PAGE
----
Sen. Affie Ellis had to use the bathroom while traveling through Wyoming this year, and the only place she could find was an elementary school. So, much to her alarm, she walked right in.
“The door was open, no one asked for my identification,” the Cheyenne Republican said. “It was really scary.”
At a time when mass shootings have many people worried, the Wyoming Legislature is taking a first crack at securing schools.
“When we’re dropping off our kids, we pray for their safety and we hope our teachers and staff are safe and as secure as they can be,” Ellis said. “I really want to be able to tell anyone across Wyoming that we’ve looked at it as a statewide issue, and I think there’s more work to be done.”
At the end of the 2018 session the Legislature directed the Joint Education Committee to dig into school safety and security.
Although she now lives in Cheyenne, Ellis grew up here and graduated from Jackson Hole High School. This will be her third session since being elected to the state Senate in 2016. Her bill is the only one addressing school safety so far this session.
“I think this is the most important issue we could be working on,” Ellis said. “Not only as a committee, but as a legislature.”
The bill is fairly basic, setting what Ellis described as a “floor” for safety and security. It would modify the duties of the state superintendent of public instruction and school boards and change school safety drill requirements.
“The bill that we’re bringing forward talks about that human element of what kind of training and planning we should be doing to make sure our schools are as safe and secure as they need to be,” Ellis said.
Specifically, the state superintendent (currently Jillian Balow) would be required to consult with the Department of Homeland Security, the attorney general’s office, the state fire marshal and the state construction department to create guidelines that assist school districts in developing newly required comprehensive safety and security plans.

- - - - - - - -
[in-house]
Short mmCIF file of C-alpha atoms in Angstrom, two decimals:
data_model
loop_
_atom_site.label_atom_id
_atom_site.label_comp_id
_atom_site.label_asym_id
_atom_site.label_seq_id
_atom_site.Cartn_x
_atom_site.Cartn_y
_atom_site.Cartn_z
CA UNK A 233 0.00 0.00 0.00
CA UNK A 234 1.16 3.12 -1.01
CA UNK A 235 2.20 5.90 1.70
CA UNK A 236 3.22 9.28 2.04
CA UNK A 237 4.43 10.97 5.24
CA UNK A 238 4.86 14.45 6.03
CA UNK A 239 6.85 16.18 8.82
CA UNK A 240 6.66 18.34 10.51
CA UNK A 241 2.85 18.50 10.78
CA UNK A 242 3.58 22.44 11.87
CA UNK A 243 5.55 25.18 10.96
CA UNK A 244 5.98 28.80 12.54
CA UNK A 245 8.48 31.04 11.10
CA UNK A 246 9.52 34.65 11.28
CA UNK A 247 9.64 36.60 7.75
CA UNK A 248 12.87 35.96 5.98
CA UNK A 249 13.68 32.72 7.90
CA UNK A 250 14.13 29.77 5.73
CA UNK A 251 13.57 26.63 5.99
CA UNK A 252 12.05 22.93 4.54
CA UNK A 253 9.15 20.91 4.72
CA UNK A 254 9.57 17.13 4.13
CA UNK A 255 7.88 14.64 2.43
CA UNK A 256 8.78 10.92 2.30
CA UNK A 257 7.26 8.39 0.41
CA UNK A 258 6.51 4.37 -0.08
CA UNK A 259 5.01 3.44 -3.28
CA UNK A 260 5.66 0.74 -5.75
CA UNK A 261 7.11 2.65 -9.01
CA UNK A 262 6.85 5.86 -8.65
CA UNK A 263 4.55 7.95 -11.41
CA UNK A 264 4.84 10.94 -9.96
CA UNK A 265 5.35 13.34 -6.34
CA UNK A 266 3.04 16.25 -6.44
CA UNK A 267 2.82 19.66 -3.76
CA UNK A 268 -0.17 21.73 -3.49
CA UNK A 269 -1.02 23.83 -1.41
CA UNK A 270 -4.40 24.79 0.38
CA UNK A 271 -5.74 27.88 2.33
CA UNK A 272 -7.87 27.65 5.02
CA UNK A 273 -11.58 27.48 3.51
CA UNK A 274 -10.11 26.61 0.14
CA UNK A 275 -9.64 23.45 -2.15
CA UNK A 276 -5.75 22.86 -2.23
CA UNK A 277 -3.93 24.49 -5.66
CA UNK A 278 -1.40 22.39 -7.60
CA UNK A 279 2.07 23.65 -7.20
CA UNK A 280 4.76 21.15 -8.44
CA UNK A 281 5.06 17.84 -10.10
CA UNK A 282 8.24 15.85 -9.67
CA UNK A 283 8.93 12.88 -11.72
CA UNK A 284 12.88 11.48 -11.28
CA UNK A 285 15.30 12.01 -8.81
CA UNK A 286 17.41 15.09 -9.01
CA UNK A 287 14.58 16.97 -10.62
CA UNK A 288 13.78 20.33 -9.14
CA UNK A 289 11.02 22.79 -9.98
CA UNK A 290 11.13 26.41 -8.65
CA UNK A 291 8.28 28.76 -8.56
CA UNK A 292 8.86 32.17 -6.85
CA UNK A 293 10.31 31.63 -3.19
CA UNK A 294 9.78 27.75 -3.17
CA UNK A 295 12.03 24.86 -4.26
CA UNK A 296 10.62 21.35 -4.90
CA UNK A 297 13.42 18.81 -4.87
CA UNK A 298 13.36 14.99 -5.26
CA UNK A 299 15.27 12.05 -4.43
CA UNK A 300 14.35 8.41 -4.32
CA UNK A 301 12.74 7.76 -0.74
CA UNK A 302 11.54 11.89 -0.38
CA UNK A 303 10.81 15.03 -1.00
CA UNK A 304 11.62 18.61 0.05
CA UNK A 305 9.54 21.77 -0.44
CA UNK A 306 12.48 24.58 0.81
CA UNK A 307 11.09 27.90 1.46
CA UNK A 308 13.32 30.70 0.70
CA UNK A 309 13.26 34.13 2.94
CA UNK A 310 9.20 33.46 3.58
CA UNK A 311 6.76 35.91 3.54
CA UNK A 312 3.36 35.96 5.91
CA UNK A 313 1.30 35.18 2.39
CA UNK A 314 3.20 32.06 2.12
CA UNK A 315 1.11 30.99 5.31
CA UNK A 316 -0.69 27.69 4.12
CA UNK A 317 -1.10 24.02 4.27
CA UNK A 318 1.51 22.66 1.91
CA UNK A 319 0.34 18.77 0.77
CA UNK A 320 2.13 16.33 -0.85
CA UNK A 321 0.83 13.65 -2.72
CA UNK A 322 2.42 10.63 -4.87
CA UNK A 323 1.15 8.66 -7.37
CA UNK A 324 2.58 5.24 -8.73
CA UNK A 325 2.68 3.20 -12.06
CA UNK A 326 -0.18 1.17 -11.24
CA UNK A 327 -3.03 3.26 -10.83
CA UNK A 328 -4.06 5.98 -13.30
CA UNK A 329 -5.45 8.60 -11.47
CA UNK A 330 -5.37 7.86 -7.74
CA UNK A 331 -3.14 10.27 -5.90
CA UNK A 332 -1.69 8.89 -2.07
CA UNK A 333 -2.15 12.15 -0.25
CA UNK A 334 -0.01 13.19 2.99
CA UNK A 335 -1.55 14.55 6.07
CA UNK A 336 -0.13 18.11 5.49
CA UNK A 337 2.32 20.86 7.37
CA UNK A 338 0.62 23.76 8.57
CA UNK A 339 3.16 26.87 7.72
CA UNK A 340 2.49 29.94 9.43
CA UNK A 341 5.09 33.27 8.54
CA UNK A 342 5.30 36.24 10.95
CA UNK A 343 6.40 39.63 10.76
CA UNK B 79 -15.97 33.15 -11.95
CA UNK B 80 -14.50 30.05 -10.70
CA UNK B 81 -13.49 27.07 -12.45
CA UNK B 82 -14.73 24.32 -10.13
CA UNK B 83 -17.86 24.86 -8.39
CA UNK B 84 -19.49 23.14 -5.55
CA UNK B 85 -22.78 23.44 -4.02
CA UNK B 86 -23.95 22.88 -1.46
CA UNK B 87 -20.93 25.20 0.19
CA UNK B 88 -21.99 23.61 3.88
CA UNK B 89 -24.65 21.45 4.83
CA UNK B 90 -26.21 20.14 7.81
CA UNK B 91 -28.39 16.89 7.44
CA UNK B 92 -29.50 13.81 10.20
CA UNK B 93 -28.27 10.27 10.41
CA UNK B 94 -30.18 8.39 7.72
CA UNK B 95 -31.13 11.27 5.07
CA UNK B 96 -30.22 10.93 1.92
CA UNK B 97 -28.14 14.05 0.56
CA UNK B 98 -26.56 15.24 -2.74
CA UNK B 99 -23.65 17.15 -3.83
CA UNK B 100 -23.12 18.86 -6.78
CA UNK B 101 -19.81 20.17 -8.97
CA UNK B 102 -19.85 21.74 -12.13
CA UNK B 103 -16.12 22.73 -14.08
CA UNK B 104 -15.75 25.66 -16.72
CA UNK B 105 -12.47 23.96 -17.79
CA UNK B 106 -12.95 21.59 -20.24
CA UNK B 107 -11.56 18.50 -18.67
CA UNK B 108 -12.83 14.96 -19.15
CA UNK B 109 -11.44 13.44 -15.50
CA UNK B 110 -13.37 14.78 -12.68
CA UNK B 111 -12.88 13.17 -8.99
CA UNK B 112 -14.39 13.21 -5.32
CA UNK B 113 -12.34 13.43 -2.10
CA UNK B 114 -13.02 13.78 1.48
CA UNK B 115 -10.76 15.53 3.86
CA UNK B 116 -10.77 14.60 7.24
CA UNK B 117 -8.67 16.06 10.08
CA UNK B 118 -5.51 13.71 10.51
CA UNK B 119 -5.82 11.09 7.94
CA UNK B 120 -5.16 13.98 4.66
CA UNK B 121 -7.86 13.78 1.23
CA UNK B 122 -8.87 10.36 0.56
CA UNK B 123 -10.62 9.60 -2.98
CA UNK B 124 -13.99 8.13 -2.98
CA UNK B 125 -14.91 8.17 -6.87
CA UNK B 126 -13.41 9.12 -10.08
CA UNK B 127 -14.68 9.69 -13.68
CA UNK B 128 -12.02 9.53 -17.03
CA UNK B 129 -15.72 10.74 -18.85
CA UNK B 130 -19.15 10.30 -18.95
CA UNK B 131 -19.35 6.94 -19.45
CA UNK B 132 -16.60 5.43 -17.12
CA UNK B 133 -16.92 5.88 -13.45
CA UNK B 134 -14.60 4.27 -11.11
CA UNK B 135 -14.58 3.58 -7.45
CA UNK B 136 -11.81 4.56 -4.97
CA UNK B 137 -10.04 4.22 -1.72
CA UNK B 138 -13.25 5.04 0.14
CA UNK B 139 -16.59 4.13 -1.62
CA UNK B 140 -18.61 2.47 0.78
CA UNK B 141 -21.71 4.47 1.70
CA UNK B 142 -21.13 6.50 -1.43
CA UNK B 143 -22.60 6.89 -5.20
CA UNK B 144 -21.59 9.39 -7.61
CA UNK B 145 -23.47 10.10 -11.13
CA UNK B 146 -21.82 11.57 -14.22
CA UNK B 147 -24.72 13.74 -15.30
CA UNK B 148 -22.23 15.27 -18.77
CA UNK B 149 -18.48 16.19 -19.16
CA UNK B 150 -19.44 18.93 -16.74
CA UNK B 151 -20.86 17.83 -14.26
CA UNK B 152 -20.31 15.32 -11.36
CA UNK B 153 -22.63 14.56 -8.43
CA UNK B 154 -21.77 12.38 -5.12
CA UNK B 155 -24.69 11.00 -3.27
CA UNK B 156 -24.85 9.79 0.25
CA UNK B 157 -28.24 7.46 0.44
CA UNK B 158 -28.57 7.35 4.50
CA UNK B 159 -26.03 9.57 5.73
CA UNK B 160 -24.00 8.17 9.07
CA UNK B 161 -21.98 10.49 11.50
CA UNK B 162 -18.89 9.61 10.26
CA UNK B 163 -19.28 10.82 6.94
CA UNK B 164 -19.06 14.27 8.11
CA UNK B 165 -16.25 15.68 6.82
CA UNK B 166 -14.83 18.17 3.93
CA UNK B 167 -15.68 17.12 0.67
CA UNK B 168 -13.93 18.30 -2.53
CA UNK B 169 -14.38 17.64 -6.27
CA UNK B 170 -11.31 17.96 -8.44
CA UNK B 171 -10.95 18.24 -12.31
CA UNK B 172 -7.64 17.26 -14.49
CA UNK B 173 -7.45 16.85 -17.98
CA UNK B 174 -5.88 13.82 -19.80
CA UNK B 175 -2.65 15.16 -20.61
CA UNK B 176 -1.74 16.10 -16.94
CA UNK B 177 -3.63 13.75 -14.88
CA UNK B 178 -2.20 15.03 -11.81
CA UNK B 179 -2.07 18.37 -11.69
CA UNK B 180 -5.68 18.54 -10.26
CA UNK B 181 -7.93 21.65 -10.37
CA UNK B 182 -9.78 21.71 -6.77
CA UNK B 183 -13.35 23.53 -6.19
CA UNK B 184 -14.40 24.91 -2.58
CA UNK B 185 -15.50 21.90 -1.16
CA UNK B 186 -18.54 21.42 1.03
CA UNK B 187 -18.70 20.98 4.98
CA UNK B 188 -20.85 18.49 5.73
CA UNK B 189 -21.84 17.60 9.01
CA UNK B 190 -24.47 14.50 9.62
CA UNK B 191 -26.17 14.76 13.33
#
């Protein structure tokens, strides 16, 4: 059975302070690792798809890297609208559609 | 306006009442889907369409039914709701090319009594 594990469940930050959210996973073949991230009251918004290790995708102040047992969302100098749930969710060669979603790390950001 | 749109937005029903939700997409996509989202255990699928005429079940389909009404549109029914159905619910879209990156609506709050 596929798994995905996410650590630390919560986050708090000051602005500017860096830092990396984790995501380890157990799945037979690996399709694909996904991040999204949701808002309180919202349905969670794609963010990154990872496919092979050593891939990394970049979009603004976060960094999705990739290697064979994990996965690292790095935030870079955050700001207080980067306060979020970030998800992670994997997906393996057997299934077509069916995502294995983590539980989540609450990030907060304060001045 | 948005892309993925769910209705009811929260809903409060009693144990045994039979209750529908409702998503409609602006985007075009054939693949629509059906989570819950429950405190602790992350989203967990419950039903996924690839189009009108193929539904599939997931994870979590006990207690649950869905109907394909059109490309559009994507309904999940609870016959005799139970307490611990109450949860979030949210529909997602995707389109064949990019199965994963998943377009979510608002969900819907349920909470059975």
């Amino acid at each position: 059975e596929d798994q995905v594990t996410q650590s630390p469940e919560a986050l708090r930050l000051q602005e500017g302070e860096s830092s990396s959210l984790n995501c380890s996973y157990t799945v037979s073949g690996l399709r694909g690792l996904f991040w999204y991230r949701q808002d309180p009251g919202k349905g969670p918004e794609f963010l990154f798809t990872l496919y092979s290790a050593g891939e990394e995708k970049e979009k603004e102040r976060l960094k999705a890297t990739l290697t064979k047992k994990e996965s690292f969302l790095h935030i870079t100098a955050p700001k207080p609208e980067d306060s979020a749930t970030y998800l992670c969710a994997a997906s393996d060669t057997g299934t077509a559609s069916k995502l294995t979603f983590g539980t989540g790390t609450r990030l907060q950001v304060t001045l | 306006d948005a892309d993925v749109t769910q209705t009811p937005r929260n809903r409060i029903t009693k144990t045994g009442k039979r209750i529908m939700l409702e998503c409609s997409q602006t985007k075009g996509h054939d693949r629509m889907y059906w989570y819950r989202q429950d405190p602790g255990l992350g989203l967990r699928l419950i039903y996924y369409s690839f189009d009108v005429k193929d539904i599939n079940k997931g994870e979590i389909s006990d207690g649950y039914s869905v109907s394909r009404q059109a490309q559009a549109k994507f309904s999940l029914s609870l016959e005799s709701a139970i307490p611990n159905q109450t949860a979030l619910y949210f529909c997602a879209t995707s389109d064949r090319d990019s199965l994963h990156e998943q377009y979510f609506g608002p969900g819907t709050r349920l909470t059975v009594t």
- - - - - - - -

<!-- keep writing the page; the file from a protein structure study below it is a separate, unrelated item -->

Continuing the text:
Schools would be required to develop and annually review a safety and security plan submitted to the department of education during the accreditation process. The plan would include intervention techniques used to de-escalate the potential for students’ violent behavior, a description of how the district will evaluate advances in technology and a description of how the district will coordinate with law enforcement.
Districts would also be required to publicize the state’s safety call center to all staff and students and implement a system to train all their employees.
As it’s written now, the bill would keep those plans out of the public record — meaning community members like parents and journalists wouldn’t know specifics — and appropriate $100,000 to help districts train staff.
Jackson on the right track
Teton County School District No. 1 does many of the things that might become law. Each school has a crisis plan and a continuity of operations plan. They cover everything from natural disasters like flooding to a shooter.
All staff went through shooter training this fall and in previous years. While two other districts in Wyoming have voted to arm teachers, schools here are tightening building security and bolstering social supports and school culture.
But Ellis said she’s concerned that not all districts do the same thing.
“As you start looking at what my school district is doing comparing it to what’s happening in Teton County, Natrona County and some of the smaller districts, I think we really need to shine a light on some of the really affordable best practices, things districts can be doing to make sure that people that are in the building should be,” she said.
Is it state overreach?
The bill might run into opposition from those who favor local control. The News Letter Journal, Newcastle’s newspaper, opposes the bill, saying it is “another heavy-handed effort from the Legislature and the Wyoming Department of Education to do a job we’re already doing ourselves — and doing better.
“When it comes to school safety, the state legislature is again ensuring a level playing field in education by bringing us down to the level of schools in Wyoming who aren’t being as proactive or transparent with their communities as we are, and that is just plain wrong,” a Dec. 5 editorial stated.
Ellis said she’s anticipated some pushback on that front and hopes districts can tailor their actions to their own situations. She wants to be “really respectful” while also not sitting idly by.
“I think that’s always a fair consideration,” she said. “That’s the nature of the game when you’re talking about education policy at the state level. Is this violating too much local control?”
But as Ellis travels around Wyoming, and finds some schools with doors wide open, she said the state needs to act.